The Court of Justice of European Union (hereinafter will referred as “the Court” or “CJEU”) has published a press release numbered 31/20 regarding the judgment on the case A and Others v Finnair Oyj on March 12, 2020. Overall, the Court has discussed whether an air passenger who is compensated for the cancellation of a flight and who has agreed to travel on an alternative flight is also entitled to claim compensation for a delay in the re-routing flight.
Facts and Proceedings
A number of air passengers, the applicants in the case, booked a direct flight from Helsinki (Finland) to Singapore with Finnair. The flight was scheduled to depart on October 11, 2013 however due to a technical defect in the aircraft, the flight was cancelled. Finnair, the defendant Company in the case, offered the applicants to re-route their travel on the Helsinki- Singapore connecting flight via China, with a scheduled departure of October 12, 2013. Finnair was the operating carrier for the Helsinki to China to Singapore re-routing flight. After accepting the offer of Finnair, the applicants were allocated for the re-routing flight as scheduled to arrive on October 13, 2013 to Singapore. Due to the failure of a rudder steering servo on the aircraft in question, applicants’ re-routing flight was also delayed and they eventually arrived in Singapore with a delay of more than six hours after the arrival time specified in the offer they had accepted.
The applicants filed a lawsuit against Finnair before the District Court of Helsinki, Finland seeking to have compensation amounted EUR 600 for each, due to the cancellation of the original flight from Helsinki to Singapore. Besides, they requested EUR 600 each, on account of the delay of more than three hours in the arrival of the Helsinki-China-Singapore re-routing flight pursuant to European Union’s Regulation numbered 261/2004. District Court of Helsinki ordered Finnair of EUR 600 for each passenger for the cancellation of the original flight. As opposed to the request of applicants, the Company claimed that Regulation No 261/2004 does not offer an obligation on the air carrier to pay compensation to a passenger whose flight has been cancelled in the event of delay in the re-routing flight and thus, the re-routing flight had been delayed due to “extraordinary circumstances” subject to Article 5(3) of that regulation.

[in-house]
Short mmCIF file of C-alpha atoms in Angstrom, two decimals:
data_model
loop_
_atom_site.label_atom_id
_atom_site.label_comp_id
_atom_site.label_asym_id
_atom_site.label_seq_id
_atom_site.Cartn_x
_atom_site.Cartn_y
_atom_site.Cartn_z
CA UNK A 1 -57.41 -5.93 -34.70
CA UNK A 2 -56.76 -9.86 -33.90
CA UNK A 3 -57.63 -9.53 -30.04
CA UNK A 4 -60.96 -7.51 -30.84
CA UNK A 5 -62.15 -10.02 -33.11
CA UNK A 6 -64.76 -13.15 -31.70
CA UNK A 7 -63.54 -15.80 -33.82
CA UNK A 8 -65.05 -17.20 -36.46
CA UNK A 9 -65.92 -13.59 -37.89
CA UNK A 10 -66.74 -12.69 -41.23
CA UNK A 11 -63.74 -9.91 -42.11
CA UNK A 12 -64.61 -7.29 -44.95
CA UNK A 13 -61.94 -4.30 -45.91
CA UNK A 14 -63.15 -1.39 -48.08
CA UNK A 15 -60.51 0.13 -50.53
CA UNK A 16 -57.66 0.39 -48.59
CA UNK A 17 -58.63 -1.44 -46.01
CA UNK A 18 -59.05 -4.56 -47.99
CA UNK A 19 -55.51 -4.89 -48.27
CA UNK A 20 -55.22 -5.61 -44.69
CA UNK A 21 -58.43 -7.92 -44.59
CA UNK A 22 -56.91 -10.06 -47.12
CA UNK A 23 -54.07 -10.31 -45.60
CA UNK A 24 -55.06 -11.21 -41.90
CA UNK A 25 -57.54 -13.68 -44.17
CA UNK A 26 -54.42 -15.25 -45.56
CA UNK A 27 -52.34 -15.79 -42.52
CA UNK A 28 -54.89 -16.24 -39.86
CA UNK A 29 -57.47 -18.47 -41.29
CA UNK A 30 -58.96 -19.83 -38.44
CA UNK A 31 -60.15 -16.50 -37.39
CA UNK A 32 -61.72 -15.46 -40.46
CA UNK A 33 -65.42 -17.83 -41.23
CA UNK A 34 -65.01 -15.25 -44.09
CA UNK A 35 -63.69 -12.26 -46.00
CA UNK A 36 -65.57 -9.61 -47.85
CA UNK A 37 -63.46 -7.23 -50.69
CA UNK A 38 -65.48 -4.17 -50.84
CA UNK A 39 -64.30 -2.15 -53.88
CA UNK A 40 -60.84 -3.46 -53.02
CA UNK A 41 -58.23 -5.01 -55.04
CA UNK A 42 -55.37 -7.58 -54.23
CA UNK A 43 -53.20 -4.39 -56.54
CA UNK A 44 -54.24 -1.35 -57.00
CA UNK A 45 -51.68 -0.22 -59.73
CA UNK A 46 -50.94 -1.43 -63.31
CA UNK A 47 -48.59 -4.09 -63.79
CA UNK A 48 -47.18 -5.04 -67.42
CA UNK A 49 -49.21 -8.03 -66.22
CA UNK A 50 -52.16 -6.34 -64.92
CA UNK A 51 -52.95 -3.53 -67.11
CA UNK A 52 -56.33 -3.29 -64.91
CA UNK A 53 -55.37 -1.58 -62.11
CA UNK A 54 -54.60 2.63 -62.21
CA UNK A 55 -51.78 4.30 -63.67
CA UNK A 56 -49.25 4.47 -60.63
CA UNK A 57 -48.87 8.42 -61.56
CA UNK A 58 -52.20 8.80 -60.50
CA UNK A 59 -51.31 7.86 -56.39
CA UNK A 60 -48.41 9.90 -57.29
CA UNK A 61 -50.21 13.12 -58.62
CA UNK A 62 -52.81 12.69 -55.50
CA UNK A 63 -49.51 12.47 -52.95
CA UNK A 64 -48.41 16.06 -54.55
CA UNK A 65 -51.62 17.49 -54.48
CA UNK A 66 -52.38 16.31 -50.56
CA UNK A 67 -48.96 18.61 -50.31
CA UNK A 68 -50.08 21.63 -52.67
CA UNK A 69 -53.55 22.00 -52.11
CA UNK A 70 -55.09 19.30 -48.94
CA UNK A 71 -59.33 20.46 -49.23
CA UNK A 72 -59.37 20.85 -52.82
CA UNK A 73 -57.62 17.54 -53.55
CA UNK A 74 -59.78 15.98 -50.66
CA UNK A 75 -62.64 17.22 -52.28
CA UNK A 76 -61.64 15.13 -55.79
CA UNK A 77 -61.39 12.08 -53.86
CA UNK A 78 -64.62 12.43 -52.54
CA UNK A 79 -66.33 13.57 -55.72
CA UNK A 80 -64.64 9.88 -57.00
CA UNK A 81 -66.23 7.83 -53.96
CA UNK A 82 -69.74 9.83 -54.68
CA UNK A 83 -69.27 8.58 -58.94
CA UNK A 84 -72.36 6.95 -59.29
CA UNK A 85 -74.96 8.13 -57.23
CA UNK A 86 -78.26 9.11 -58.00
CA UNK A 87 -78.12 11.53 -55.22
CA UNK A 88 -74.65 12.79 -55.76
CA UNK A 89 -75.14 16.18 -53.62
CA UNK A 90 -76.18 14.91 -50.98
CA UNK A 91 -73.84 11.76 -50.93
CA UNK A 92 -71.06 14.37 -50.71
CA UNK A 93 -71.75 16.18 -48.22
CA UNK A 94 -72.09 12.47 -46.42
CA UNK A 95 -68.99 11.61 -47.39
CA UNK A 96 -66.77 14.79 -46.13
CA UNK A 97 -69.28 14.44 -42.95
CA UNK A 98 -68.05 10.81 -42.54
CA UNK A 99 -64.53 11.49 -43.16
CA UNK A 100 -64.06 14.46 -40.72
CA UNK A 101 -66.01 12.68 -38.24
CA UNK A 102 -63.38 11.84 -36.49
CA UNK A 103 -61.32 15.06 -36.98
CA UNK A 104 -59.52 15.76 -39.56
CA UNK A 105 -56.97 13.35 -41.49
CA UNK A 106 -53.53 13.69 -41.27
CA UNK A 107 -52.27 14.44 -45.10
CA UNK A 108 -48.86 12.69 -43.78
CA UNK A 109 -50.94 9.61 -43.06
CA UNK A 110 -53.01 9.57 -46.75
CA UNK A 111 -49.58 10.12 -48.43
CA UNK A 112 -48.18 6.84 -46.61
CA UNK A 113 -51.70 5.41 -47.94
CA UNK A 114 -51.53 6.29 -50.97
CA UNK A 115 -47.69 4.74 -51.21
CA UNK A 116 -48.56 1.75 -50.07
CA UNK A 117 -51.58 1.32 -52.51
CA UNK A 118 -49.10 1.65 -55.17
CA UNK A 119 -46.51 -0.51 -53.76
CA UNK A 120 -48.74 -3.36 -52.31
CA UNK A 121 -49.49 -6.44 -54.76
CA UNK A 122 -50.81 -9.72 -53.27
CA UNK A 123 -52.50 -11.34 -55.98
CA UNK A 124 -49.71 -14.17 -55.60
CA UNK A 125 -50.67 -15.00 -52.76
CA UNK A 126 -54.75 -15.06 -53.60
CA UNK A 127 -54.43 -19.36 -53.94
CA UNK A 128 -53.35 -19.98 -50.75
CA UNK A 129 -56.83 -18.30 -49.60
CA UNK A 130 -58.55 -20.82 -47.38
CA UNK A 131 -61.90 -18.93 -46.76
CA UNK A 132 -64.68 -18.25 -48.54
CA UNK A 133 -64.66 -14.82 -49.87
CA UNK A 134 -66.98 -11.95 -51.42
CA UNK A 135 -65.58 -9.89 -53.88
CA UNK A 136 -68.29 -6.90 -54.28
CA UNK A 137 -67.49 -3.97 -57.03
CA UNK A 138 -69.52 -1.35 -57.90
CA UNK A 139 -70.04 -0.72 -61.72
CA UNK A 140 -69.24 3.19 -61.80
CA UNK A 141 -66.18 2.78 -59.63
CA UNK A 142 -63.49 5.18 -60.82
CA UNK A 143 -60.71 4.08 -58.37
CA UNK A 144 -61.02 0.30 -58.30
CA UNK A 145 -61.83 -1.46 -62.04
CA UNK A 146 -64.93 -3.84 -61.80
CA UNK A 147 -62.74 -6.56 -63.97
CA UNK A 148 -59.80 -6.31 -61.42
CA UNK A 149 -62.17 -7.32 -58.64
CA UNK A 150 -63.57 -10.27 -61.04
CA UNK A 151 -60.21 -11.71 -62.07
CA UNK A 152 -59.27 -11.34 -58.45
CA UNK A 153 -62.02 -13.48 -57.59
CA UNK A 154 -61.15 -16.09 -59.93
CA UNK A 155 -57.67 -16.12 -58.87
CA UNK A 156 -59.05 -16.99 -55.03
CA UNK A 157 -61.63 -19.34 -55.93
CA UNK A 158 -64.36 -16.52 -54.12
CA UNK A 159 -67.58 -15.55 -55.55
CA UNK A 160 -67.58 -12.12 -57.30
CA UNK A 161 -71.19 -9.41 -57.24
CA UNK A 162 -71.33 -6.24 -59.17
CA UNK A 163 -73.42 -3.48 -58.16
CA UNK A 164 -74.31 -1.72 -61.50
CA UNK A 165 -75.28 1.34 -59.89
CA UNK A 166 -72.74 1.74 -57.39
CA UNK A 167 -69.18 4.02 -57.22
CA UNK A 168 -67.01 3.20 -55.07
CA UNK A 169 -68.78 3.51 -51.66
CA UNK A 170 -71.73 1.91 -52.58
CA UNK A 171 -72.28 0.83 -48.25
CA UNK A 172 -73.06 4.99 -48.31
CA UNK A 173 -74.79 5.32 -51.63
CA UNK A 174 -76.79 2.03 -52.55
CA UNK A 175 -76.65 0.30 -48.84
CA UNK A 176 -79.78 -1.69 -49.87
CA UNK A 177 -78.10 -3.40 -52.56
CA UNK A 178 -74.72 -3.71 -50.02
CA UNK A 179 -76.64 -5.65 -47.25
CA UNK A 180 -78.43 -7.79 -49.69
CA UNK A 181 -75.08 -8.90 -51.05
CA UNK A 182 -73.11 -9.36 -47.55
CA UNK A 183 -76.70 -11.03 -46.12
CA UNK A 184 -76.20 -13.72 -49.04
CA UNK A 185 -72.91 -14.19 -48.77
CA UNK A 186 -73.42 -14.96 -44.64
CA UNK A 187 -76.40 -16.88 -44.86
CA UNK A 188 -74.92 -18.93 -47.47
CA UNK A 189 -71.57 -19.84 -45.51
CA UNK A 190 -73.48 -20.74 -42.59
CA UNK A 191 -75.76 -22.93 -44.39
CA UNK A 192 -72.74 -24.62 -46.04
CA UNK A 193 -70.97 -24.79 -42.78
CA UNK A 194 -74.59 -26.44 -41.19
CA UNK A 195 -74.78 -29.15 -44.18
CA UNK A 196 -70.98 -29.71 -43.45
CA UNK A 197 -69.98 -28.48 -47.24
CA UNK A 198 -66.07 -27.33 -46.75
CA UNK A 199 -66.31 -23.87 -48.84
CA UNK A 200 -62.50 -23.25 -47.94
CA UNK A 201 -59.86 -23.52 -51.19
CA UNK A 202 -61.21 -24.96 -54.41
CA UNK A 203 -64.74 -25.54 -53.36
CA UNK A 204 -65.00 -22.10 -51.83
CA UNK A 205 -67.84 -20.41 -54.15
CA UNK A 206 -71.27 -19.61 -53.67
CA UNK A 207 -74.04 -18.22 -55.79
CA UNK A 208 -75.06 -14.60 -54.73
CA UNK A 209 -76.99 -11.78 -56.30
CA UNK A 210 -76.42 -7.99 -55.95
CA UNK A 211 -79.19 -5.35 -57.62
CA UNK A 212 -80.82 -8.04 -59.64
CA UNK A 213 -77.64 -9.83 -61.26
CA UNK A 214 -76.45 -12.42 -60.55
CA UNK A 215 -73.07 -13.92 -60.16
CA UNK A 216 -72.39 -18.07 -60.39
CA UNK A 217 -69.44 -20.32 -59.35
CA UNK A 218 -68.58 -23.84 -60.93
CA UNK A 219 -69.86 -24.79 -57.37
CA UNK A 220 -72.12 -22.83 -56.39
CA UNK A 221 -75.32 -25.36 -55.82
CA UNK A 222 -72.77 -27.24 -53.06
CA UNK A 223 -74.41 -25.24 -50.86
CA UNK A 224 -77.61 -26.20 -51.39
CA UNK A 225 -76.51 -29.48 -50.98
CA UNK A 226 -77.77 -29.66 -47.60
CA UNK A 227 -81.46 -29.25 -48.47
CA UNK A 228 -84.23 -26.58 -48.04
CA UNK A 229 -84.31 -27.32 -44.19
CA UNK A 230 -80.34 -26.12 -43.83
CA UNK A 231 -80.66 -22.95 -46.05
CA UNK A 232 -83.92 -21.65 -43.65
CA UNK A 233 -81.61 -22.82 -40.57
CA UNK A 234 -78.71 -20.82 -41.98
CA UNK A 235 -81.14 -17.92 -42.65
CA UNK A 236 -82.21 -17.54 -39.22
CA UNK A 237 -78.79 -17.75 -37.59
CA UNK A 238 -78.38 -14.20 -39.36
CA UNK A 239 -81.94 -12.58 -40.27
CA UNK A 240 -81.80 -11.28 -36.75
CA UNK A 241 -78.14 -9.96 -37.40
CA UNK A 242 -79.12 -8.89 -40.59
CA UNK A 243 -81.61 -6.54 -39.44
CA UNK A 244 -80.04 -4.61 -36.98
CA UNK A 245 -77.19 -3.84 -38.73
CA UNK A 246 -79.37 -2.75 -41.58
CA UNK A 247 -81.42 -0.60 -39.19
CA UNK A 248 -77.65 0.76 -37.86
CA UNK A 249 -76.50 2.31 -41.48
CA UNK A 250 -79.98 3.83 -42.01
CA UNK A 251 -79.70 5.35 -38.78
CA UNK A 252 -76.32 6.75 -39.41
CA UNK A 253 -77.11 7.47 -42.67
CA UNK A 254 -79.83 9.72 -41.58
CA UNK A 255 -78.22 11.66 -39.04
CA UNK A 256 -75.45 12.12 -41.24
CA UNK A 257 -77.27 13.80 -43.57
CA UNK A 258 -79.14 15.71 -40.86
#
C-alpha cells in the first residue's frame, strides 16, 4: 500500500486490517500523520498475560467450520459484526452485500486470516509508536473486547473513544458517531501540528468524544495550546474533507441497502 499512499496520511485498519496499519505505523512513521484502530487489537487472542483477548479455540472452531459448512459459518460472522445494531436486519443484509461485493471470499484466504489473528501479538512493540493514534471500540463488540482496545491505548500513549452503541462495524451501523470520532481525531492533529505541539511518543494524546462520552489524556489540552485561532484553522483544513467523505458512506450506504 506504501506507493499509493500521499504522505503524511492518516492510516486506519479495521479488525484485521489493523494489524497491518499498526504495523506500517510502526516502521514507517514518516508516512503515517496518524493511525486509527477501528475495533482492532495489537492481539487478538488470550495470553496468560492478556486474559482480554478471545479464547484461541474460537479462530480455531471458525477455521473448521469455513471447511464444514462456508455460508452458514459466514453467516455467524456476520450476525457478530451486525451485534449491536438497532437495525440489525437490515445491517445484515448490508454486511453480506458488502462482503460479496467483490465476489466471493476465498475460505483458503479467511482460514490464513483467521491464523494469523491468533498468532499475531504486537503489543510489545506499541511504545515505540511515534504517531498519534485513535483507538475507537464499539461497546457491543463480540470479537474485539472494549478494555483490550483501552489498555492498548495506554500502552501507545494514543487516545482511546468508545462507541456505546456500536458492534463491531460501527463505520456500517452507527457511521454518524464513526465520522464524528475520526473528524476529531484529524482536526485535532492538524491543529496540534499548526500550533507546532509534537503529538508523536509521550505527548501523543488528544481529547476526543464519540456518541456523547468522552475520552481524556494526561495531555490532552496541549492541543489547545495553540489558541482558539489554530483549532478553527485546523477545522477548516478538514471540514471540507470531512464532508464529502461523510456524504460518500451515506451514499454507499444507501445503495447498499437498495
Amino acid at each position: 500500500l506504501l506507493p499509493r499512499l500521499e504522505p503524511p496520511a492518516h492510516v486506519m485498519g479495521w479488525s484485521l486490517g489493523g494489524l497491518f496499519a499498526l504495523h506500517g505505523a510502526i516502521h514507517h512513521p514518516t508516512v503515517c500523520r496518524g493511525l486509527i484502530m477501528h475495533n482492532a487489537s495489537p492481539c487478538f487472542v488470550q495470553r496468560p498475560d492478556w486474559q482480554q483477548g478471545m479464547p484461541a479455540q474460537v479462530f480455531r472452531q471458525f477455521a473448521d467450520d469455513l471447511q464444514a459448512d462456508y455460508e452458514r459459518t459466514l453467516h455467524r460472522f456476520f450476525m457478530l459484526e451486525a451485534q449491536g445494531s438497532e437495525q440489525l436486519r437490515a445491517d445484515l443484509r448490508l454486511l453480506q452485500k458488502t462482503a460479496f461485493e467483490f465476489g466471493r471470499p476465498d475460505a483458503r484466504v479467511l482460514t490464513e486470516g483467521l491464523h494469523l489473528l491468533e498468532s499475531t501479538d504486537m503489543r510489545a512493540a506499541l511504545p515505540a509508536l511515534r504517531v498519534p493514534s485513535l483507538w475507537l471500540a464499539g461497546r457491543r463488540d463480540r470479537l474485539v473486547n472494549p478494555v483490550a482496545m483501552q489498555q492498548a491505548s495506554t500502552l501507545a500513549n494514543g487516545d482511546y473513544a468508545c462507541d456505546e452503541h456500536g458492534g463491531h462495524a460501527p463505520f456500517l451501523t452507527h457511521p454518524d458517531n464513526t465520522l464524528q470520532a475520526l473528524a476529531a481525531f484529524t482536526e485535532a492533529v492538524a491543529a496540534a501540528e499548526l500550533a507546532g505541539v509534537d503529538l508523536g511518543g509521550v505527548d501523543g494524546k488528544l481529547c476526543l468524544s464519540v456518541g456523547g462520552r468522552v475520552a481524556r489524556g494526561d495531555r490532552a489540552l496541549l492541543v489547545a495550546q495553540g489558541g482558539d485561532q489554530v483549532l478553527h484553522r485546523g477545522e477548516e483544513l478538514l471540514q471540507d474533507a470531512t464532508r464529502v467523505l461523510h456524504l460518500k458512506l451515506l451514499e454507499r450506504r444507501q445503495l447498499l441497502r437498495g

In order to avoid the doubt, Helsinki Court of Appeal has decided to refer its questions to CJEU as: (i) Is Regulation No 261/2004 to be interpreted as meaning that a passenger who has received compensation for the cancellation of flight and accepted the re-routing flight, is also entitled to compensation for the delay in the re-routing flight? (ii) Secondly, can the operating air carrier rely on extraordinary circumstances within the meaning of Article 5(3) of such Regulation if, following a technical follow-up by the aircraft manufacturer in relation to aircraft already in use, the part dealt with in that document is in fact treated as a so-called ‘on condition’ part, that is to say as a part that is used until it becomes defective, and the operating air carrier has prepared to replace the part in question by permanently stocking a spare part ?
Consideration of the Questions Referred